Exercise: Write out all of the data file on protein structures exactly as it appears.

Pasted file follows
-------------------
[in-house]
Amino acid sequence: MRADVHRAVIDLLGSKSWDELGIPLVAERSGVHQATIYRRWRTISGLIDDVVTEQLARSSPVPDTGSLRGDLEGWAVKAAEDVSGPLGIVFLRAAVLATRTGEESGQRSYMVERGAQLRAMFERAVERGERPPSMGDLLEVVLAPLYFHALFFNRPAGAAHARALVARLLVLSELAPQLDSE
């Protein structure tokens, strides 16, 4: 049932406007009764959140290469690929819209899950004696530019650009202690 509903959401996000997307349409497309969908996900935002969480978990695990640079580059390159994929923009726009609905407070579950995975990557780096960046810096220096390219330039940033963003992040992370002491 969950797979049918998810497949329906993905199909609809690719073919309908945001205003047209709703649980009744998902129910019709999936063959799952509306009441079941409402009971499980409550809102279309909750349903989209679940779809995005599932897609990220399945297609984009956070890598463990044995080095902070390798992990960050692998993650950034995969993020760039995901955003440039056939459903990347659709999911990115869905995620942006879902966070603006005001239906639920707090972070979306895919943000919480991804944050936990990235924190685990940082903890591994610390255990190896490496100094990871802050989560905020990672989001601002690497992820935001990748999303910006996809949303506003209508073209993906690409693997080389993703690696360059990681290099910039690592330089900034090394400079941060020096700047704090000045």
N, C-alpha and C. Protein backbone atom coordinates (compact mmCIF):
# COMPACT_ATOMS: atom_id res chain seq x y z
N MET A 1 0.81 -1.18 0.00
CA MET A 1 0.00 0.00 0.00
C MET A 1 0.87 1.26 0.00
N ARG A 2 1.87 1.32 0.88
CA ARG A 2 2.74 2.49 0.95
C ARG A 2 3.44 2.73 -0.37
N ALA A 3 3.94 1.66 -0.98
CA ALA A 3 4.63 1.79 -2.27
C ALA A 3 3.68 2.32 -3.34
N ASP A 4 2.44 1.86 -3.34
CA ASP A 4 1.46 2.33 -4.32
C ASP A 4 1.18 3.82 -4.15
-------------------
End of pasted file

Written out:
[in-house]
Amino acid sequence: MRADVHRAVIDLLGSKSWDELGIPLVAERSGVHQATIYRRWRTISGLIDDVVTEQLARSSPVPDTGSLRGDLEGWAVKAAEDVSGPLGIVFLRAAVLATRTGEESGQRSYMVERGAQLRAMFERAVERGERPPSMGDLLEVVLAPLYFHALFFNRPAGAAHARALVARLLVLSELAPQLDSE
């Protein structure tokens, strides 16, 4: 049932406007009764959140290469690929819209899950004696530019650009202690 509903959401996000997307349409497309969908996900935002969480978990695990640079580059390159994929923009726009609905407070579950995975990557780096960046810096220096390219330039940033963003992040992370002491 969950797979049918998810497949329906993905199909609809690719073919309908945001205003047209709703649980009744998902129910019709999936063959799952509306009441079941409402009971499980409550809102279309909750349903989209679940779809995005599932897609990220399945297609984009956070890598463990044995080095902070390798992990960050692998993650950034995969993020760039995901955003440039056939459903990347659709999911990115869905995620942006879902966070603006005001239906639920707090972070979306895919943000919480991804944050936990990235924190685990940082903890591994610390255990190896490496100094990871802050989560905020990672989001601002690497992820935001990748999303910006996809949303506003209508073209993906690409693997080389993703690696360059990681290099910039690592330089900034090394400079941060020096700047704090000045």
N, C-alpha and C. Protein backbone atom coordinates (compact mmCIF):
# COMPACT_ATOMS: atom_id res chain seq x y z
N MET A 1 0.81 -1.18 0.00
CA MET A 1 0.00 0.00 0.00
C MET A 1 0.87 1.26 0.00
N ARG A 2 1.87 1.32 0.88
CA ARG A 2 2.74 2.49 0.95
C ARG A 2 3.44 2.73 -0.37
N ALA A 3 3.94 1.66 -0.98
CA ALA A 3 4.63 1.79 -2.27
C ALA A 3 3.68 2.32 -3.34
N ASP A 4 2.44 1.86 -3.34
CA ASP A 4 1.46 2.33 -4.32
C ASP A 4 1.18 3.82 -4.15